## The Fun Stuff on Liberty Classroom

I was checking the Student Dashboard for my History of Economic Thought classes on Tom Woods’ Liberty Classroom, and came across a fun question prompted by my lecture on utility and welfare theory. Just to show you the romping good time, I’ll reproduce the question and answer below. Sign up today and join the fun!

Q: OK, I give up. How do you move from Pareto suboptimality to Pareto optimality, and still make some people worse off? I keep trying to figure this out and it just makes my head spin.A: Heh it’s a fun one, isn’t it? It’s easier to do on a blackboard, but here goes:

Picture a 2-person, 2-good economy. It’s Xavier and Yolinda, and they have apples and bananas. There is no production, just a total of 10 apples and 10 bananas, that can be split between them.

Assume their preferences are such that each person always wants more of either good, but also prefers variety.

Now suppose Xavier has 10 apples and 10 bananas, while Yolinda has 0 apples and 0 bananas. This is Pareto optimal. You can’t make Xavier happier because he has all the goods already. And if you make Yolinda happier, you necessarily hurt Xavier. So since it’s impossible to make one person better off without hurting the other, the original allocation is Pareto optimal.

Now consider a different allocation, where Xavier start with 9 apples and 1 banana, while Yolinda has 1 apple and 9 bananas. It’s plausible that this is *not* Pareto optimal, because I said they like variety. E.g. we can imagine their preferences are such that if Xavier trades away 4 of his starting apples in exchange for 4 bananas from Yolinda, that they are both getting more utility (or end up with a preferable combination of goods).

So, I hope you find it plausible that this 2nd allocation I’ve described–where Xavier starts with 9 apples and 1 banana, while Yolinda starts with 1 apple and 9 bananas–is Pareto suboptimal.

Now, imagine we move from this 2nd allocation to the 1st allocation (the one where Xavier has everything). We’ve moved from a Pareto suboptimal to a Pareto optimal allocation, and yet in doing so we made Yolinda worse off, because now she has nothing.

Go ahead, admit it. You thought you’d have to go to Steve Landsburg’s blog to get mathematical econ like this. You thought I’d just say, “GOVERNMENT BAD. APPLES GOOD.”

There seems to be a sleight of hand.

I mean suppose Xavier simply shoots Yolinda and takes all her stuff. The final situation has only one person remaining and we can ask him; he says,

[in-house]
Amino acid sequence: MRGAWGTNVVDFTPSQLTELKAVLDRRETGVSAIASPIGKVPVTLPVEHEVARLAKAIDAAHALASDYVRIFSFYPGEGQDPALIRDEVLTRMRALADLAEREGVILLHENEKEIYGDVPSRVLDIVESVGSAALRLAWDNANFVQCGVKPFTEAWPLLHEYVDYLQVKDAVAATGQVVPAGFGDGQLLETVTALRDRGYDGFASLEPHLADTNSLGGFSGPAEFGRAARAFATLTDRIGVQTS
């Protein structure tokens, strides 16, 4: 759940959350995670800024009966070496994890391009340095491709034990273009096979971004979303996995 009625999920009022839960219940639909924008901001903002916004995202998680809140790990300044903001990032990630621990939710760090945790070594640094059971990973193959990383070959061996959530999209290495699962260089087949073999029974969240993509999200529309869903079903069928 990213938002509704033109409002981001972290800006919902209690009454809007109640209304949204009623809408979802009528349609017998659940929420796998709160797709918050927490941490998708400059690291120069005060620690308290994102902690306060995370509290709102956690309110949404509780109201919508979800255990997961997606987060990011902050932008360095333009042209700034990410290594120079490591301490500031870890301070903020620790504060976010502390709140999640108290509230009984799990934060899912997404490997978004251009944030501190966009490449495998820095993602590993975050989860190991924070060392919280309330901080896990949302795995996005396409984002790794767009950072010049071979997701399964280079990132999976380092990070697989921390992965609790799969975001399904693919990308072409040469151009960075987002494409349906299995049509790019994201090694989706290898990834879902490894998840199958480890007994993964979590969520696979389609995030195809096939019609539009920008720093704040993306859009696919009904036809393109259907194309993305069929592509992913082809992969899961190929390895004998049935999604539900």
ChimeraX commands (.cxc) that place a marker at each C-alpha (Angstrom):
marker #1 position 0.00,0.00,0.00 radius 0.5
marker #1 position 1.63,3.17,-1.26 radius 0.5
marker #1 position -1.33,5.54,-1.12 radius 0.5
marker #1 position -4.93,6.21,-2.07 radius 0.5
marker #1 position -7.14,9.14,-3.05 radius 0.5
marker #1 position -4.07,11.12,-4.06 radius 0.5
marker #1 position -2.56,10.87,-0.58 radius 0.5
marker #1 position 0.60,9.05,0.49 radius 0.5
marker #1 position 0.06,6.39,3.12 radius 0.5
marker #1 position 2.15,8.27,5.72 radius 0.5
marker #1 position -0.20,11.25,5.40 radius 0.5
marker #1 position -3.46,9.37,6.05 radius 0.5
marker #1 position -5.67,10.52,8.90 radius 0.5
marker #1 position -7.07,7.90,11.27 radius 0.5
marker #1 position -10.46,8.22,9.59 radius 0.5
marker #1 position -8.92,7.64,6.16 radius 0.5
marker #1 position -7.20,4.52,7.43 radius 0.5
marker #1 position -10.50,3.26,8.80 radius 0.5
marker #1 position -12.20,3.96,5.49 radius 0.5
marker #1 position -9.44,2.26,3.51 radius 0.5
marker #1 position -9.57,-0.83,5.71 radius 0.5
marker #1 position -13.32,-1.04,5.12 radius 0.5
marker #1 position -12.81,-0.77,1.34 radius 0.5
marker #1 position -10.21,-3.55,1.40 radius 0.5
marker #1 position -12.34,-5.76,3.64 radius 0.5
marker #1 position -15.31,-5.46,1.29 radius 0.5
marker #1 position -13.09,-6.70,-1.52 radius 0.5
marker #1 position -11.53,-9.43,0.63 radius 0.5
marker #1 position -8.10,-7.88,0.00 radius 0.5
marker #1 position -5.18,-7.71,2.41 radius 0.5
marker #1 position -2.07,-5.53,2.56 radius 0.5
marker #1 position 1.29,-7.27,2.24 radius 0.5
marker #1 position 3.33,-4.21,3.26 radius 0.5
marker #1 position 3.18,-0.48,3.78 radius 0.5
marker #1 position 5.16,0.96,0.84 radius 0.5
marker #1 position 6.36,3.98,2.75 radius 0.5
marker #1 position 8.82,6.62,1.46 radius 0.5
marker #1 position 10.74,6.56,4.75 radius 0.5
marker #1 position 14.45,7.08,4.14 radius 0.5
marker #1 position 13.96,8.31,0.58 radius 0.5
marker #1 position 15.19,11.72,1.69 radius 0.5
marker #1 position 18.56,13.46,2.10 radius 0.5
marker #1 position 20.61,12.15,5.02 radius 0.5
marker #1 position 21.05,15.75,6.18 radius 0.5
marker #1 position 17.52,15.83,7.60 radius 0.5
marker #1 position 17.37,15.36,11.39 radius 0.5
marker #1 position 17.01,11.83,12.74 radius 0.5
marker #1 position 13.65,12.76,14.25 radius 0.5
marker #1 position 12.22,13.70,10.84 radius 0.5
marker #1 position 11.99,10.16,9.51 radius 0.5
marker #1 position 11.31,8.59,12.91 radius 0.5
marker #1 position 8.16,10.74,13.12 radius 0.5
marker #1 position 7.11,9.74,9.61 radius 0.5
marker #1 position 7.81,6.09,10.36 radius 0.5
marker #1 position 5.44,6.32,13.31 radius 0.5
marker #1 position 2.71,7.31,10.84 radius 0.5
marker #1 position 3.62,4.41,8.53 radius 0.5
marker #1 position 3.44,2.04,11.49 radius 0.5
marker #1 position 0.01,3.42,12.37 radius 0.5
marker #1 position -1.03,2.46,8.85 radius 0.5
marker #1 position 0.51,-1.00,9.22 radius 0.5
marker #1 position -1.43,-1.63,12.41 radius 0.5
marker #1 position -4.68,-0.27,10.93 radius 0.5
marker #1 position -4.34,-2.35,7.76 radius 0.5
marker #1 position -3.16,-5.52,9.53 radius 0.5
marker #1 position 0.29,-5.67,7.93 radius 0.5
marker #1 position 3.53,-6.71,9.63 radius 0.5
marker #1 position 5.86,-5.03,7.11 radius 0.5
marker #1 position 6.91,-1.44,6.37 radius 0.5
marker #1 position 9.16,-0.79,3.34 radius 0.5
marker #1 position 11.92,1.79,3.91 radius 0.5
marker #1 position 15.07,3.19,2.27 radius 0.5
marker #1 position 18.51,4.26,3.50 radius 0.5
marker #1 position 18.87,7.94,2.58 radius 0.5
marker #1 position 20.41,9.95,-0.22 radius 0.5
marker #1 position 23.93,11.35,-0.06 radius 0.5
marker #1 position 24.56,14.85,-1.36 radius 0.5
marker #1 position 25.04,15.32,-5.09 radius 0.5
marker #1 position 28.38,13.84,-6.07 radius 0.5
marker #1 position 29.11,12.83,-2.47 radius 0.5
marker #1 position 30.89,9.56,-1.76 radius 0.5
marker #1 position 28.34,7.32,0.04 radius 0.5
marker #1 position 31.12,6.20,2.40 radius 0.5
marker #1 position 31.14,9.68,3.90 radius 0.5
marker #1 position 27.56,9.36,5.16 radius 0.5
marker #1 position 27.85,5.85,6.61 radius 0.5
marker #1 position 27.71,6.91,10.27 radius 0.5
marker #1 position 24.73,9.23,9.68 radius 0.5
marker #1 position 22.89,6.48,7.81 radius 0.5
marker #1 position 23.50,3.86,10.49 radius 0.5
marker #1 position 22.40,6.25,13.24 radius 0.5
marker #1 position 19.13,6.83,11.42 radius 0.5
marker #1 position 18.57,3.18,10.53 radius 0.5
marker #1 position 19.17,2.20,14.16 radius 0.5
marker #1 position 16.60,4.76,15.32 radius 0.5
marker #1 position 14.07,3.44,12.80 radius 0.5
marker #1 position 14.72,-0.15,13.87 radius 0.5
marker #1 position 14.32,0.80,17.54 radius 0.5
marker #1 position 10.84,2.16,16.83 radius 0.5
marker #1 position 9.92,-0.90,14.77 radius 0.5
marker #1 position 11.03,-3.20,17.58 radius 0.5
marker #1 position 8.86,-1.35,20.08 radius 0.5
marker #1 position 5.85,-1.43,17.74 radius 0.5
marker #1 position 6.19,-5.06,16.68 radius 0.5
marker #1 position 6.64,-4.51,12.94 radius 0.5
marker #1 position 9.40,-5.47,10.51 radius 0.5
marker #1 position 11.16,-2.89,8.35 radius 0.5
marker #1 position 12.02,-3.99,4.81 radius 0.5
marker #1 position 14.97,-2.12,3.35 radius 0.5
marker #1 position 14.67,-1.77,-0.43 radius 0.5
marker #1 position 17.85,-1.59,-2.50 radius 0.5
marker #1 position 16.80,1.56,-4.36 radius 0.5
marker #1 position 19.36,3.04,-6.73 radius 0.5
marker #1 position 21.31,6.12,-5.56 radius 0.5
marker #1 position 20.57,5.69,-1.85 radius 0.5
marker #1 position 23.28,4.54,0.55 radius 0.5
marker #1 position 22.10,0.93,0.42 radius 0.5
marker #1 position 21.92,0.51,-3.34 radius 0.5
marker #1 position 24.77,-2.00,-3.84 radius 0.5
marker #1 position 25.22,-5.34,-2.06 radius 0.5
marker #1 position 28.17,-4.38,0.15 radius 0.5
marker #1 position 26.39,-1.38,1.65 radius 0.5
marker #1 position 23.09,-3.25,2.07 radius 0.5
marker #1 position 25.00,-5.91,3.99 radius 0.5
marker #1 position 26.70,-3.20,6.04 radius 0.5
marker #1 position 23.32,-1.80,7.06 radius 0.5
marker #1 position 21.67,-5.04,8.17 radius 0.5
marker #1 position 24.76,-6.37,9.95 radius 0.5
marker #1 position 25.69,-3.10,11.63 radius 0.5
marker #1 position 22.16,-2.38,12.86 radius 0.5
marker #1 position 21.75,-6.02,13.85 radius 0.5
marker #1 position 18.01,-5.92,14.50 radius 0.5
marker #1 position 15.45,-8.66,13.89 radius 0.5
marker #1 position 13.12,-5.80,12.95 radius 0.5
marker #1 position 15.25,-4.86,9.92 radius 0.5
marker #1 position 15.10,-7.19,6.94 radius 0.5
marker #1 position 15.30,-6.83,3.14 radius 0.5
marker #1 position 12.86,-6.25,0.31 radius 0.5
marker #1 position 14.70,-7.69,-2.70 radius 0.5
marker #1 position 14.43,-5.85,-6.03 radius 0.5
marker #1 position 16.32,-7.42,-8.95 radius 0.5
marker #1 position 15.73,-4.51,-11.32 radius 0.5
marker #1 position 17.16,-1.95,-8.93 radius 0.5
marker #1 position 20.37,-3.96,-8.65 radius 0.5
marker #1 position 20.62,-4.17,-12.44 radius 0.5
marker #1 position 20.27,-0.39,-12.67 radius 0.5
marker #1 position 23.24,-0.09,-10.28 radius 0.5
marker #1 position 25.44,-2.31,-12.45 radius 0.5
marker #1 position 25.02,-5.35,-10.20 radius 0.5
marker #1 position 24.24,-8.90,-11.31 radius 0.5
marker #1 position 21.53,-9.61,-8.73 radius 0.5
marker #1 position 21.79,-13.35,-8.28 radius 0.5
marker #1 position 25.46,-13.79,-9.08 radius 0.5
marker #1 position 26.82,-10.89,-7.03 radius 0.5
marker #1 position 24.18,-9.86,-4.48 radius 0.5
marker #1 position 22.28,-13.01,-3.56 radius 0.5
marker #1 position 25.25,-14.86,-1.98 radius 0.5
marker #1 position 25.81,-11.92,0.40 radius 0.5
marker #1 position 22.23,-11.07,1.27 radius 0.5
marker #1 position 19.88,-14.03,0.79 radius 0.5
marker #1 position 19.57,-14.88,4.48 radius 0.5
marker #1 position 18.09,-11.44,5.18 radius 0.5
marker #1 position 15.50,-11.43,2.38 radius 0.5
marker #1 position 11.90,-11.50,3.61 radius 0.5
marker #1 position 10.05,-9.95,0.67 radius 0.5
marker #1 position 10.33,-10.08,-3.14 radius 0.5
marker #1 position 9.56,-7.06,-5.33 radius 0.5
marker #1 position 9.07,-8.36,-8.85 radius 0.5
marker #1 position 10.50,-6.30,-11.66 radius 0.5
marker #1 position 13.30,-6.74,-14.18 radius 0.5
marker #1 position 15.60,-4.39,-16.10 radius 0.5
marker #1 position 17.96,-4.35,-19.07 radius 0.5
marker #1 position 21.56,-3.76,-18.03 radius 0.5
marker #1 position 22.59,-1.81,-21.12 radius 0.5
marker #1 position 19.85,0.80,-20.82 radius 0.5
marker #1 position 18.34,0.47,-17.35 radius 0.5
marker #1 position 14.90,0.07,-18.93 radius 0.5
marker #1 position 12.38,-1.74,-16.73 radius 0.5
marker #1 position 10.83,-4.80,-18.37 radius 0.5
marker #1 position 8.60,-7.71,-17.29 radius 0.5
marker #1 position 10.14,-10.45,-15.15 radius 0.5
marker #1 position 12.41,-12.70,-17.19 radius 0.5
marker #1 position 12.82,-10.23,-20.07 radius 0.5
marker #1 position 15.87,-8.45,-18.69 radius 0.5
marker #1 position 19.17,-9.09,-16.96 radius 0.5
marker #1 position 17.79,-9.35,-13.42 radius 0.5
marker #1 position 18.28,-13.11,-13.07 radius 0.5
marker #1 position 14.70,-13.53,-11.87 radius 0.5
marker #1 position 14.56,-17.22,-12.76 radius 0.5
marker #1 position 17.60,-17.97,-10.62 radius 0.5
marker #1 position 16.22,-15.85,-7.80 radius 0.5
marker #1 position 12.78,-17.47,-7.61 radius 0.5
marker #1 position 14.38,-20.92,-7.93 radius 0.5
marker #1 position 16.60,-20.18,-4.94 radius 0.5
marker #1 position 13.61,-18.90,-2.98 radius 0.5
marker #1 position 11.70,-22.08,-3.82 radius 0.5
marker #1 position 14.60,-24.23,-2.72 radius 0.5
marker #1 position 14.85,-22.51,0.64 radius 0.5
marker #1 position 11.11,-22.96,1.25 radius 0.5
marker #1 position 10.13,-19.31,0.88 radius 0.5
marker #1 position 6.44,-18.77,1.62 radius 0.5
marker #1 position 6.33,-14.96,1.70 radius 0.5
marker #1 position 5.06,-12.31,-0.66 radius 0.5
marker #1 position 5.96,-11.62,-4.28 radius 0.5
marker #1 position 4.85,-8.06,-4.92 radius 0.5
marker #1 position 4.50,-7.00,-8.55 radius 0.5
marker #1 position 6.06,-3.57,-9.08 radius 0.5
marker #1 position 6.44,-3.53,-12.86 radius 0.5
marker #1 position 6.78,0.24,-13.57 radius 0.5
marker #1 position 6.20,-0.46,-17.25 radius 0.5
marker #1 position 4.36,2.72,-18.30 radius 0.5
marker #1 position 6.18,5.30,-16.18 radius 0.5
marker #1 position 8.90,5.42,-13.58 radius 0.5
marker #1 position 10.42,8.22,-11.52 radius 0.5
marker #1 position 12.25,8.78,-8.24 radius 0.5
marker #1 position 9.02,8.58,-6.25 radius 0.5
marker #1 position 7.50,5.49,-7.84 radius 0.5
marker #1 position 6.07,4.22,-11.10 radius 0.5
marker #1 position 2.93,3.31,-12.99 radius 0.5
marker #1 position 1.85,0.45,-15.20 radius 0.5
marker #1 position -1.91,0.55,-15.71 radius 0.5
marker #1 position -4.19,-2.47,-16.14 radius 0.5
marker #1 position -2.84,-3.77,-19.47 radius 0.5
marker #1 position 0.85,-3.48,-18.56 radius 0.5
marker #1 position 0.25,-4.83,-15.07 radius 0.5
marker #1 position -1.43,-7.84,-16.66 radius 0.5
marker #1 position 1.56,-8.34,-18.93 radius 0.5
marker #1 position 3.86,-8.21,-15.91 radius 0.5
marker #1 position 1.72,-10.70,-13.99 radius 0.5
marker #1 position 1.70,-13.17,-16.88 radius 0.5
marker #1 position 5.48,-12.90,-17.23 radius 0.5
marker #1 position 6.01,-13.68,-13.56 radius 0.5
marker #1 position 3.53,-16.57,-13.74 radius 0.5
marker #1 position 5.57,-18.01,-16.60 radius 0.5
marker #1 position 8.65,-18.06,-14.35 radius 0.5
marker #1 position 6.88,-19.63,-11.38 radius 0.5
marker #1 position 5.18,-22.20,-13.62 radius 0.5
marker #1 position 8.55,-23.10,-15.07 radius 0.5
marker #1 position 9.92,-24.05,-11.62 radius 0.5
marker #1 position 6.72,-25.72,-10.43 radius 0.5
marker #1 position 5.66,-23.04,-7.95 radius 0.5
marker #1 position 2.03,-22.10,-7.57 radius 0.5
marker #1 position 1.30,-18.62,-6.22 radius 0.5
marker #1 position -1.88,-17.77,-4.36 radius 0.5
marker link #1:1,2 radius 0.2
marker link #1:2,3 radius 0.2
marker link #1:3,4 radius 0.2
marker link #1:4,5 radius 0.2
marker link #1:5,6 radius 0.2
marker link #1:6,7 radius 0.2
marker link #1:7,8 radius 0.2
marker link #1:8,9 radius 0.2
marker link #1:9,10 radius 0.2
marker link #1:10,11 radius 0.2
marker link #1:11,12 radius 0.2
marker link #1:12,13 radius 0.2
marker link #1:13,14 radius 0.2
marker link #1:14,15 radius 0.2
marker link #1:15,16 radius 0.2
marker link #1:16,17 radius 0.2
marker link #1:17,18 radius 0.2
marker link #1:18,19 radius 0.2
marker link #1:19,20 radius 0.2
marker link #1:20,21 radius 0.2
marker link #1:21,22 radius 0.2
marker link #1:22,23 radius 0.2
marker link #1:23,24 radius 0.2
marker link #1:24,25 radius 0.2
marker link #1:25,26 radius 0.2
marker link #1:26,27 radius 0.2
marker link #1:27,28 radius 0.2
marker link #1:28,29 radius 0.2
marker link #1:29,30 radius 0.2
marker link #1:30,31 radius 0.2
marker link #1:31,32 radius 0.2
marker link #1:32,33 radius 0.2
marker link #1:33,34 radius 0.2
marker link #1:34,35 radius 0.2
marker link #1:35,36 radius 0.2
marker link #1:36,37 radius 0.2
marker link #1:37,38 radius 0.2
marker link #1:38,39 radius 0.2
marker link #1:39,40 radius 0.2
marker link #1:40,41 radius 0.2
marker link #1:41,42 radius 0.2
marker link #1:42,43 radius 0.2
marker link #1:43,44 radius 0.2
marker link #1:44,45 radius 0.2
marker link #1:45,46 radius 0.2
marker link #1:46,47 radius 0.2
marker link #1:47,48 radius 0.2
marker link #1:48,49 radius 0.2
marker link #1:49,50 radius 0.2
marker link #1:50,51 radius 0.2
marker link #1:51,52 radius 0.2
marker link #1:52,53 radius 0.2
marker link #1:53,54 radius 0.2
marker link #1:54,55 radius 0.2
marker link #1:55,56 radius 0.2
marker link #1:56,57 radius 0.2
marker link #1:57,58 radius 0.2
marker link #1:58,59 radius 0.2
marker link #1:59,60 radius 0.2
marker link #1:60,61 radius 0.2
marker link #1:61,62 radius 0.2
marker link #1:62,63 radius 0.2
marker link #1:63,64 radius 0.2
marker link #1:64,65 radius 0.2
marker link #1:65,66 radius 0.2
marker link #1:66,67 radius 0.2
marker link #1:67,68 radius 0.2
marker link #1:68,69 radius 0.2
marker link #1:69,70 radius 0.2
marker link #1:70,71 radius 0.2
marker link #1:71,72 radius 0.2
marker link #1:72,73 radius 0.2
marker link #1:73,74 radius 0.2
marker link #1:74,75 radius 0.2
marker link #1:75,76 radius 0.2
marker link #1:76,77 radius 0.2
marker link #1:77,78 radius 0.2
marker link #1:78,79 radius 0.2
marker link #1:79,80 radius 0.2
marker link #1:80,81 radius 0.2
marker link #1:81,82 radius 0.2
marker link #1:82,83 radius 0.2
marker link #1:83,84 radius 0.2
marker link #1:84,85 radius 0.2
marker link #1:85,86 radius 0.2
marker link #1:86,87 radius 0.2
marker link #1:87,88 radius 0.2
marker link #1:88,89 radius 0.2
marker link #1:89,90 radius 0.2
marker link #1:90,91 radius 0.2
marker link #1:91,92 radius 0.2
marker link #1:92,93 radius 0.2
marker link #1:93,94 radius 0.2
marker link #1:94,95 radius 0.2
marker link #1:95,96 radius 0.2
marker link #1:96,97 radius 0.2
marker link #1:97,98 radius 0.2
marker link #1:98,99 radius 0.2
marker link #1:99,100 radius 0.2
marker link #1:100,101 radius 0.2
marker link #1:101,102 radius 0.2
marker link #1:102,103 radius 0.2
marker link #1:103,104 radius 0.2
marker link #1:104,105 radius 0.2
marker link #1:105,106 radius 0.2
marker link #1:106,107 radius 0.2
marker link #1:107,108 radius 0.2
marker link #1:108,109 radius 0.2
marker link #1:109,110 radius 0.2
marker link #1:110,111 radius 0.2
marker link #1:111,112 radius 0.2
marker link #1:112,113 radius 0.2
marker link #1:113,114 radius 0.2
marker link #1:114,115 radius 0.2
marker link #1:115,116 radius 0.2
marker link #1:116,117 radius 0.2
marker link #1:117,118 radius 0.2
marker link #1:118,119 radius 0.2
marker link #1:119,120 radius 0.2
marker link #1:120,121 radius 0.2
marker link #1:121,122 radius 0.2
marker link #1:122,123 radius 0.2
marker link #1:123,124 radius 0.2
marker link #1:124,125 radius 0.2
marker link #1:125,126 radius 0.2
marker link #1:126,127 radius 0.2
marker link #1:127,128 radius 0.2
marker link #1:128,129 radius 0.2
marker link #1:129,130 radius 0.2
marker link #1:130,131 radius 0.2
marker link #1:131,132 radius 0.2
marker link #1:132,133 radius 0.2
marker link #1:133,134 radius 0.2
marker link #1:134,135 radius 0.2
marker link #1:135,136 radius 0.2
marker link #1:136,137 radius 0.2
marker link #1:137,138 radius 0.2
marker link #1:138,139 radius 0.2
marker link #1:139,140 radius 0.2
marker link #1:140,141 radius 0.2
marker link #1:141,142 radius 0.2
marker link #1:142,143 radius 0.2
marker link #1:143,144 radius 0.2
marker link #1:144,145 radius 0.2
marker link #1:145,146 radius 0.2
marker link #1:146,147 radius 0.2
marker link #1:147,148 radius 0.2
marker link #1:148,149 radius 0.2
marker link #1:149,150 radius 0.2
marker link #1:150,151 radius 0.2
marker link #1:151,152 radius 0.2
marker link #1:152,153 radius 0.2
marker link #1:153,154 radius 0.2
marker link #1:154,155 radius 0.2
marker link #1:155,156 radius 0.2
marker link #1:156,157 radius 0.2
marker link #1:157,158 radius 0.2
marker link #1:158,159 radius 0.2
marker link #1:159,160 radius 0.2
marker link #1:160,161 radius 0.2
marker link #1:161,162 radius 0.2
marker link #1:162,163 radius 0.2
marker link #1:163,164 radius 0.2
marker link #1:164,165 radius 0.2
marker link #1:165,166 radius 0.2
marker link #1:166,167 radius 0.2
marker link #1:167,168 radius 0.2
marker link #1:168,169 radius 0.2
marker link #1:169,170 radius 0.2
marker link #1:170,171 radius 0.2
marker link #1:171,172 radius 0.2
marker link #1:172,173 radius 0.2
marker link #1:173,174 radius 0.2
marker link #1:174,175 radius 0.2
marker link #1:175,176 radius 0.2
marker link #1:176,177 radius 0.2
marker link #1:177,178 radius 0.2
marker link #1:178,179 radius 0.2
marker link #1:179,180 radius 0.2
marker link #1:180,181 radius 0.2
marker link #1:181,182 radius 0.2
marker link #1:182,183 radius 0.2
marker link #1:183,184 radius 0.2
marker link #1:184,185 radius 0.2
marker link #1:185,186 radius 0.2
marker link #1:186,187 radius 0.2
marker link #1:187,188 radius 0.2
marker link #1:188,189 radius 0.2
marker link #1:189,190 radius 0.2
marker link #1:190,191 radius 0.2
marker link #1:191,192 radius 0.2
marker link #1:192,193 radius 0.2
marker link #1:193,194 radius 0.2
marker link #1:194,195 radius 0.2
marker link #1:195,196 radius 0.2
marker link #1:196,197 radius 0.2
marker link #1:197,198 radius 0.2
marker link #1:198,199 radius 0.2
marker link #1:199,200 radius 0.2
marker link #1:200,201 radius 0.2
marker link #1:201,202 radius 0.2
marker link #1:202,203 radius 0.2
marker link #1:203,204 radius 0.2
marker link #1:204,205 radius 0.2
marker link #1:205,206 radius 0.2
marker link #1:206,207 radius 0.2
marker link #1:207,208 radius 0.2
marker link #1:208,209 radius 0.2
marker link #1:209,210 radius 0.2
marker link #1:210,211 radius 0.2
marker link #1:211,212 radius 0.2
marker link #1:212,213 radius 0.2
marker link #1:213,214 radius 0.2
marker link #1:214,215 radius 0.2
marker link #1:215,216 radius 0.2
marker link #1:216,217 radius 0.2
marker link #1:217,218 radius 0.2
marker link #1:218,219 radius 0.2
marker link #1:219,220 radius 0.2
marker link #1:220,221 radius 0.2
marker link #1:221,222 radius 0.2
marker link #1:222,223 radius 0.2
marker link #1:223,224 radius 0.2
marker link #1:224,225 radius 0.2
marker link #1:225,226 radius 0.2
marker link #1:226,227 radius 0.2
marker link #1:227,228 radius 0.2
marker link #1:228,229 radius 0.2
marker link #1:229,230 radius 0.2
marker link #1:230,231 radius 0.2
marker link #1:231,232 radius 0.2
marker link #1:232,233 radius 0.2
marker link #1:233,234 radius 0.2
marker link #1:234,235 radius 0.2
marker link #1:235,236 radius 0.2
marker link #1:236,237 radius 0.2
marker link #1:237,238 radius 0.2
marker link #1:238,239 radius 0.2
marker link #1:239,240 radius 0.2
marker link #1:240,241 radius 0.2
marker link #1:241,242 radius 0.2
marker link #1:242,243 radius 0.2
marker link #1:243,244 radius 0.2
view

“Yup, this is optimal”… but I don’t think it’s supposed to work like that.I admit I haven’t listened to the original lecture yet, so no doubt I am missing some context here.

You’re right, that’s not how it works Tel. If Xavier shoots Yolinda then her utility goes down (presumably) so she is worse off. The criterion doesn’t rely on the person’s ability to enunciate the displeasure.

Here’s the definition.

If I’m grabbing this correctly, the “catch” is that we have to continue to consider Yolinda, even though the “common sense” reaction is to stop doing so because she’s dead. If we start comparing a pre-murder system of Xavier and Yolinda to a post-murder system containing only Xavier, it’s apples and oranges. Is that more or less it?

Also, it’s nice to see that we’ve moved from the days of Alice and Bob into a more socially-just, diverse set of example actors. 😉

But Bob, you allowed Xavier to take all Yolinda’s fruit. She must have been complaining about that, to say the least.

I was simply adding injury to insult.

Xavier didn’t take her fruit, the Walrasian auctioneer did.

Would this example also work?

Xavier has two cans of beans and two can openers. Yolinda has one can of beans and zero can openers. This allocation is not Pareto-optimal. We can get pretty close to a Pareto optimum by reallocating one of Xavier’s can openers to Yolinda so that she can open her can of beans, but doing so makes Xavier worse off because now he has to wash can openers twice as often as he previously had to. But the marginal utility gain to Yolinda for having one can opener is much greater than the utility loss to Xavier for only having one can opener instead of two.

Let’s assume the cans are open.

Haha! I walked right into that!

Isn’t this why we tend to use Kaldor Hicks instead of Pareto? Pareto is a slightly absurd standard. One person can dictate to the whole world. As RPlong says ” But the marginal utility gain to Yolinda for having one can opener is much greater than the utility loss to Xavier for only having one can opener instead of two.” This would make the exchange K-H improvement but not Pareto because the exchange has left Xavier worse off.

However, “We’ve moved from a Pareto suboptimal to a Pareto optimal allocation, and yet in doing so we made Yolinda worse off, because now she has nothing.”

This is an interesting paradox. There are other distributions that are Pareto optimal as well. Some distribution around 5 apples and bananas each, or indeed Yolinda having all the fruit. We can go from one Pareto optimum to another and still make someone worse off. So if there are are several Pareto optima, is there a way to discover the “best” Pareto optimum?

Harold wrote:

if there are are several Pareto optima,Right, the main thing I was trying to get across to my students (when I taught this at Hillsdale years ago) was that in a typical model, there are an infinite number of Pareto optimal points. I wanted them to not think of it as “the government should move us to THE optimum position.” And then when I was driving home that point, I realized the cute little possibility that I enshrined in this question.

Cute. The change is not a Pareto improvement though. This illustrates that you cannot just talk about Pareto optimally, you have to also consider how you get there.

Right.

“The change is not a Pareto improvement though.” I see – this is what I missed when I called it a paradox.